Evidence on antidepressant withdrawal suggests a picture similar to the benzodiazepines. There is a range of intensity and duration, with not everyone experiencing debilitating or even noticeable symptoms, but there are numerous reports of withdrawal symptoms being severe and protracted. As Hengartner, Davies & Read conclude, withdrawal reactions associated with antidepressants are common, frequently severe and last from a few weeks to months and sometimes even longer (Antidepressant withdrawal, the tide is finally turning).
Further evidence of lasting changes associated with antidepressants comes from the emerging literature on post-selective serotonin reuptake inhibitor (SSRI)-sexual dysfunction. SSRIs are well-known to impair sexual function while they are being taken, and Healy describes the accumulating evidence that difficulties can persist following cessation of the drugs for months and sometimes years (post-SSRI sexual dysfunction and other enduring sexual dysfunctions). Persistent sexual impairment is also demonstrated in male rats treated with SSRIs during adolescence (de Jong et al., 2006; Simonsen et al., 2016) and Healy documents how similar syndromes have been described following discontinuation of certain other drugs such as finasteride (prescribed for hair loss) and retinoids used for acne. It is difficult to estimate the prevalence of post-SSRI persistent sexual dysfunction given the currently limited data, but one survey identified that 34% of respondents showed evidence of possibly having the condition, and 4.3% showed a high probability of having it (Ben-Sheetrit et al., 2015). The fact that it is consistent with acute effects of SSRIs and with animal research supports the position that post-SSRI-sexual dysfunction is a genuine consequence of SSRI use rather than the re-emergence of symptoms of an underlying depression, as sometimes suggested. Like prolonged antidepressant withdrawal symptoms, Healy suggests that the usual course is for post-SSRI-sexual dysfunction to improve gradually, although possibly not in everyone.
There is a large-scale failure to appreciate the risks involved in taking drugs that alter brain function on a long-term basis. Some of these risks are foreseeable, some less so. Given the history of benzodiazepines, we should have been able to anticipate that SSRIs and other new drugs for depression and anxiety would produce withdrawal syndromes, although once again we were taken unawares, and there seems to have been no research into this possibility before the drugs were launched. Syndromes like tardive dyskinesia, or opioid-induced hyperalgesia, should remind us, however, that the effects of drugs can be unexpected. The persistence of harmful effects also suggests that in some cases drugs can cause long-lasting changes.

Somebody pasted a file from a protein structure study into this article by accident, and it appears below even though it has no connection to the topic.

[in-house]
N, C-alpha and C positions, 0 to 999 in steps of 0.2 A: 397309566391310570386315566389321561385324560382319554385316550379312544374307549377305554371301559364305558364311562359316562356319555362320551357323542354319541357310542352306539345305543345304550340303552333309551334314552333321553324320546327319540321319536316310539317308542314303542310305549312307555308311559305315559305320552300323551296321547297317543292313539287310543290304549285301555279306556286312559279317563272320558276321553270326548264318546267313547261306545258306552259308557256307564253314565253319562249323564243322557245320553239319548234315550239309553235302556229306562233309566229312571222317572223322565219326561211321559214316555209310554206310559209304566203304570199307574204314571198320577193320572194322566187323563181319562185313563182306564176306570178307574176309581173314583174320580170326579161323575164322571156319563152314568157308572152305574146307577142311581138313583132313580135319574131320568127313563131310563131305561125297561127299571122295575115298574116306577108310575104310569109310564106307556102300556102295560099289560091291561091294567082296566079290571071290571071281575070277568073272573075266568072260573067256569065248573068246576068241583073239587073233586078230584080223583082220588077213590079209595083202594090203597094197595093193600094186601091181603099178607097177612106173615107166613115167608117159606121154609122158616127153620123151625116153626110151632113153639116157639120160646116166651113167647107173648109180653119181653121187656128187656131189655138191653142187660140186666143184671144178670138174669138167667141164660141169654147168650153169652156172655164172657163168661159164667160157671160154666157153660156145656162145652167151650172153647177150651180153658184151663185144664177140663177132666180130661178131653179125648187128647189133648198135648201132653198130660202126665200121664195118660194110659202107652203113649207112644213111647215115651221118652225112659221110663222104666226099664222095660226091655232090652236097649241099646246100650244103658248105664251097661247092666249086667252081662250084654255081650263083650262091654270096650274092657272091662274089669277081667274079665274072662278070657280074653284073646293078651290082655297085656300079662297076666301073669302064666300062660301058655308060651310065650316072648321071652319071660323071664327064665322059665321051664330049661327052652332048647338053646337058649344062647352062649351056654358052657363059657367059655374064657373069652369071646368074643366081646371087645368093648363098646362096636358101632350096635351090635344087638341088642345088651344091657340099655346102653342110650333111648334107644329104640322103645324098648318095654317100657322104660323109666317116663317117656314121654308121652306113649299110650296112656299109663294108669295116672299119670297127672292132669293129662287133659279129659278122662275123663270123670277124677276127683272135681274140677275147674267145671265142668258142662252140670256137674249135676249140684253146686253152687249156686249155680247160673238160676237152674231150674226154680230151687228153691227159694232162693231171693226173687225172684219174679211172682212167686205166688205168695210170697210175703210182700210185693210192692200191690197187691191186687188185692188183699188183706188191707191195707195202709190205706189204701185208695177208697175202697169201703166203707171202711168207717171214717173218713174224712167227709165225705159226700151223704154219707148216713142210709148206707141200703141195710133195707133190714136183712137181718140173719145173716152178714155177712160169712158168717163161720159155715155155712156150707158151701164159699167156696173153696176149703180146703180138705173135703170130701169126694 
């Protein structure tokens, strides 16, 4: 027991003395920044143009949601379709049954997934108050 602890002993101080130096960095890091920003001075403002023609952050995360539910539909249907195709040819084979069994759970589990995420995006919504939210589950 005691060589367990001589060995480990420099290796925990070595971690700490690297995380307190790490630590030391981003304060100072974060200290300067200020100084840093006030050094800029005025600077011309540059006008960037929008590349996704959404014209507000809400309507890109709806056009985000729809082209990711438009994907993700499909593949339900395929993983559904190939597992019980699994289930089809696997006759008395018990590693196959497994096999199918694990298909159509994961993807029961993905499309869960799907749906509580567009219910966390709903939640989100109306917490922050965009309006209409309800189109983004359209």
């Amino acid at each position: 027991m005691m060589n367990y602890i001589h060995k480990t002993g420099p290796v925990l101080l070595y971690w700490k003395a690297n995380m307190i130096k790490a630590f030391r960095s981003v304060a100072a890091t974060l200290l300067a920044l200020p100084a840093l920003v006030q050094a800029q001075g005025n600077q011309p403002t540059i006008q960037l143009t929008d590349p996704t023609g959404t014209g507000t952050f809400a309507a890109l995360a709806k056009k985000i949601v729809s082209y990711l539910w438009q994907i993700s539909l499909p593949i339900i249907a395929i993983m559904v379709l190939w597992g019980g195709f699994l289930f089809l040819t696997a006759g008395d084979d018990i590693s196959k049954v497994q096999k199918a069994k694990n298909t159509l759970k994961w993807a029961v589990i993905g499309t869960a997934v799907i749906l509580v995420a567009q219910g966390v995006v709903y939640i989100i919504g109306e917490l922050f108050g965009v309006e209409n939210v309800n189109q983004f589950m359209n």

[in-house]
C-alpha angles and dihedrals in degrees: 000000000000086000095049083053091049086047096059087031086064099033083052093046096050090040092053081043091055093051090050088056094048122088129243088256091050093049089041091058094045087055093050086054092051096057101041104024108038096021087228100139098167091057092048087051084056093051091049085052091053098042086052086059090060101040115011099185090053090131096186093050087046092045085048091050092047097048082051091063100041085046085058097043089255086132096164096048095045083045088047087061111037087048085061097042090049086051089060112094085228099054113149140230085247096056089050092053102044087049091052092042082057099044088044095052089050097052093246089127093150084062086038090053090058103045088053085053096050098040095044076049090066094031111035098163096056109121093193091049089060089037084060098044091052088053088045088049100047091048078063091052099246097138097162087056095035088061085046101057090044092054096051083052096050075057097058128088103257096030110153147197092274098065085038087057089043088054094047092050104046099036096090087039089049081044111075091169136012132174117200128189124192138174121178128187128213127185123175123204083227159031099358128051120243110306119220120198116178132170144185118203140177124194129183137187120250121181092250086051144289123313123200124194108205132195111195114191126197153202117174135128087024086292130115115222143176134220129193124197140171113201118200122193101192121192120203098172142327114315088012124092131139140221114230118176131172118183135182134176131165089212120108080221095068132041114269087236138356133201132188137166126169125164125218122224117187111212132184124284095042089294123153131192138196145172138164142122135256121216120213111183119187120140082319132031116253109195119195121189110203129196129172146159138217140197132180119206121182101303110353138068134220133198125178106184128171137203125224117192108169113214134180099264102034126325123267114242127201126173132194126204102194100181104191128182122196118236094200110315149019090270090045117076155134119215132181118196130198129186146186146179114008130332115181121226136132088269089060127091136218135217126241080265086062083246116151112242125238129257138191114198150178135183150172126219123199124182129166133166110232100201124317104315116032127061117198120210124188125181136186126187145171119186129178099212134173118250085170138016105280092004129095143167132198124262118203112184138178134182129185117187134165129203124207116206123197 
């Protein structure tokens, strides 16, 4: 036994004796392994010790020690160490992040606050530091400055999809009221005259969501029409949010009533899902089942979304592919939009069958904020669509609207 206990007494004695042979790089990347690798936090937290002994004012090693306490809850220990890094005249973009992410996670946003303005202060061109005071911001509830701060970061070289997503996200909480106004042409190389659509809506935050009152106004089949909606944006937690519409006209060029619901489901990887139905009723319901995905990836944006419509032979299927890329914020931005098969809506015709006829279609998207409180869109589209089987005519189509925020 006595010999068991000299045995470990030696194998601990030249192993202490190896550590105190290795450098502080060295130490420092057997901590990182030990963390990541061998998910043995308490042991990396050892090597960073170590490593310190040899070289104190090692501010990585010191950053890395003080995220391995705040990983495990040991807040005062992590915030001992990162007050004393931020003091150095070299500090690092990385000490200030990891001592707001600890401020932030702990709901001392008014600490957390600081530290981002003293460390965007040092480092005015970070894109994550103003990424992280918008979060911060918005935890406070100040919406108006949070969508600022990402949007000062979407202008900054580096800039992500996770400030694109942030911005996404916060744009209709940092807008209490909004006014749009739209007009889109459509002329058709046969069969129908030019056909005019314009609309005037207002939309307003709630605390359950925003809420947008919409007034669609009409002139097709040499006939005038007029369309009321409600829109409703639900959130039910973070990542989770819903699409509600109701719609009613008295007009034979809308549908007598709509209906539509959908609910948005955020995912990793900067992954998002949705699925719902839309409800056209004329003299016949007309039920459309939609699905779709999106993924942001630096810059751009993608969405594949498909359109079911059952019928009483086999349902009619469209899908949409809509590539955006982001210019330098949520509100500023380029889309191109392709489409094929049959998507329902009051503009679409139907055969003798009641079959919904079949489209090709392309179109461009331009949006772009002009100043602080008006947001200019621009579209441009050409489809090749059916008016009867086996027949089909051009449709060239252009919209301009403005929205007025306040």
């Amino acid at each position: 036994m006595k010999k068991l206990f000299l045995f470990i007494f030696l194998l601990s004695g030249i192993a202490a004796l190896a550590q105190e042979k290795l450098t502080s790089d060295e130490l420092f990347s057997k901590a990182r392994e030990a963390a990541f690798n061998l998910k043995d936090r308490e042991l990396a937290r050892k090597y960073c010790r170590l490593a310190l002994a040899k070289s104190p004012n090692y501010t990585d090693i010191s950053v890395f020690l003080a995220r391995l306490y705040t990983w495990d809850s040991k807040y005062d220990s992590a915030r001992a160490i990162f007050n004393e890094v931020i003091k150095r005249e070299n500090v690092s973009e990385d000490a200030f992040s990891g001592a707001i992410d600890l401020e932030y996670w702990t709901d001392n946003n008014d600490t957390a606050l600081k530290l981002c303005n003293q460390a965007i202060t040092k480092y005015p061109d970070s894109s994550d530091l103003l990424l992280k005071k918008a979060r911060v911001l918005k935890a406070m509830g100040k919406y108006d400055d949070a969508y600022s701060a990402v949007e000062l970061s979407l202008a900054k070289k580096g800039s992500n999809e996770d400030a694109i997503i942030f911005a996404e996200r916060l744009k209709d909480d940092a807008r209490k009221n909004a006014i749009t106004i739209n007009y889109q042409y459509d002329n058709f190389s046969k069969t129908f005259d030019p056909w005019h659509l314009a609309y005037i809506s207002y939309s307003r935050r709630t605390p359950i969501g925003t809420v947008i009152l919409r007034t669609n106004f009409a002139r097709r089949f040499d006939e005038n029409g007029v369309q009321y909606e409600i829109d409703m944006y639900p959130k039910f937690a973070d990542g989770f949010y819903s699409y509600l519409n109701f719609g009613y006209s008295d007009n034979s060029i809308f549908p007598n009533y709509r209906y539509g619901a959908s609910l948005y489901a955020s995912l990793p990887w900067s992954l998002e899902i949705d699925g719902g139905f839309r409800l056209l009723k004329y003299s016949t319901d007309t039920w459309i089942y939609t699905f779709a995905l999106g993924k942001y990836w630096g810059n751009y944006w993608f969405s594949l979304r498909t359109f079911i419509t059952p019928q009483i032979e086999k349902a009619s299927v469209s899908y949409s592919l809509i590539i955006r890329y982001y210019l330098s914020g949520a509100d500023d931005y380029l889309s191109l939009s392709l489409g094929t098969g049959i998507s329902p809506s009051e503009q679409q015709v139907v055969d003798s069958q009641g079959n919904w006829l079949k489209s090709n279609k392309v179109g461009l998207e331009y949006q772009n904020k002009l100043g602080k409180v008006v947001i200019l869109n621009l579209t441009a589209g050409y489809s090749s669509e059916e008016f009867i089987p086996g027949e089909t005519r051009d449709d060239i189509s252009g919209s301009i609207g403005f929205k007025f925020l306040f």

The lack of systematic and well-funded research means that the prevalence of antidepressant withdrawal and post-SSRI sexual dysfunction remains uncertain, and the mechanisms obscure. It is estimated that around 13% of the population of England are taking antidepressants currently (Department of Health and Social Care (DHSC), 2018) and data from the United States from 2011–2014, put the figure at 12% (Pratt et al., 2017). If even a small proportion of these people experience protracted withdrawal or post-SSRI-sexual dysfunction, they amount to sizeable problems. The fact that it has taken single-minded and dedicated campaigners, many of them antidepressant users themselves, to bring these effects to the attention of the scientific and professional community must be received as a wake-up call.